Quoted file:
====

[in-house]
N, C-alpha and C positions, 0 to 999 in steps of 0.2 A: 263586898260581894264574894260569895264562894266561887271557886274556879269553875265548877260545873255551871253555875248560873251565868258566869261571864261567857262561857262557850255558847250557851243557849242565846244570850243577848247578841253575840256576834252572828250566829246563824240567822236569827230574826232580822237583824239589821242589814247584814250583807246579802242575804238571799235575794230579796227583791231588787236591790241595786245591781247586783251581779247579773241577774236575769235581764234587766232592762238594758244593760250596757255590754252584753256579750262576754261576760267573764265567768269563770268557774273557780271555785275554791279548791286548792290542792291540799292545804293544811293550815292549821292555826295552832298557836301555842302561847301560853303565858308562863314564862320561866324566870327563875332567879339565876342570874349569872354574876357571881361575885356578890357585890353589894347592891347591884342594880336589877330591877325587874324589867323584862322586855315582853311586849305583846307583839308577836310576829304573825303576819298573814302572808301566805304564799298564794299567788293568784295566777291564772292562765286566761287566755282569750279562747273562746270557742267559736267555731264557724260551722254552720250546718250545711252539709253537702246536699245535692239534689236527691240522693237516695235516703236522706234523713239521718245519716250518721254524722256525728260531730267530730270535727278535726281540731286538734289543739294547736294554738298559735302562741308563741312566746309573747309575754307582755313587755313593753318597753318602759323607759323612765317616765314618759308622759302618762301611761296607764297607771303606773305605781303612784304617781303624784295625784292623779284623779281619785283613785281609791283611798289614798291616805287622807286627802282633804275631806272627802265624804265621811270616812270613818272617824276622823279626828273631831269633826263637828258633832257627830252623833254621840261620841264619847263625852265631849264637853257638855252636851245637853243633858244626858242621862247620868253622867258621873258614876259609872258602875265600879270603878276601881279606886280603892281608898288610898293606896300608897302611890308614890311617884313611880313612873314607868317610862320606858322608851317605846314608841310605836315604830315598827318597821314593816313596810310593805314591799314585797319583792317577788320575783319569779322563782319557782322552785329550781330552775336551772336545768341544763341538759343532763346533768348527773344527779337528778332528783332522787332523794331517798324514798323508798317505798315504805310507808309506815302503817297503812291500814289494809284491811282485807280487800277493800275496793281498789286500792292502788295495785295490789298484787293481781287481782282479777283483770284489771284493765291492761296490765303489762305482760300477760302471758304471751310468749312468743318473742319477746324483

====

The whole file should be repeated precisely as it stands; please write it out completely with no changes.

[in-house]
N, C-alpha and C positions, 0 to 999 in steps of 0.2 A: 263586898260581894264574894260569895264562894266561887271557886274556879269553875265548877260545873255551871253555875248560873251565868258566869261571864261567857262561857262557850255558847250557851243557849242565846244570850243577848247578841253575840256576834252572828250566829246563824240567822236569827230574826232580822237583824239589821242589814247584814250583807246579802242575804238571799235575794230579796227583791231588787236591790241595786245591781247586783251581779247579773241577774236575769235581764234587766232592762238594758244593760250596757255590754252584753256579750262576754261576760267573764265567768269563770268557774273557780271555785275554791279548791286548792290542792291540799292545804293544811293550815292549821292555826295552832298557836301555842302561847301560853303565858308562863314564862320561866324566870327563875332567879339565876342570874349569872354574876357571881361575885356578890357585890353589894347592891347591884342594880336589877330591877325587874324589867323584862322586855315582853311586849305583846307583839308577836310576829304573825303576819298573814302572808301566805304564799298564794299567788293568784295566777291564772292562765286566761287566755282569750279562747273562746270557742267559736267555731264557724260551722254552720250546718250545711252539709253537702246536699245535692239534689236527691240522693237516695235516703236522706234523713239521718245519716250518721254524722256525728260531730267530730270535727278535726281540731286538734289543739294547736294554738298559735302562741308563741312566746309573747309575754307582755313587755313593753318597753318602759323607759323612765317616765314618759308622759302618762301611761296607764297607771303606773305605781303612784304617781303624784295625784292623779284623779281619785283613785281609791283611798289614798291616805287622807286627802282633804275631806272627802265624804265621811270616812270613818272617824276622823279626828273631831269633826263637828258633832257627830252623833254621840261620841264619847263625852265631849264637853257638855252636851245637853243633858244626858242621862247620868253622867258621873258614876259609872258602875265600879270603878276601881279606886280603892281608898288610898293606896300608897302611890308614890311617884313611880313612873314607868317610862320606858322608851317605846314608841310605836315604830315598827318597821314593816313596810310593805314591799314585797319583792317577788320575783319569779322563782319557782322552785329550781330552775336551772336545768341544763341538759343532763346533768348527773344527779337528778332528783332522787332523794331517798324514798323508798317505798315504805310507808309506815302503817297503812291500814289494809284491811282485807280487800277493800275496793281498789286500792292502788295495785295490789298484787293481781287481782282479777283483770284489771284493765291492761296490765303489762305482760300477760302471758304471751310468749312468743318473742319477746324483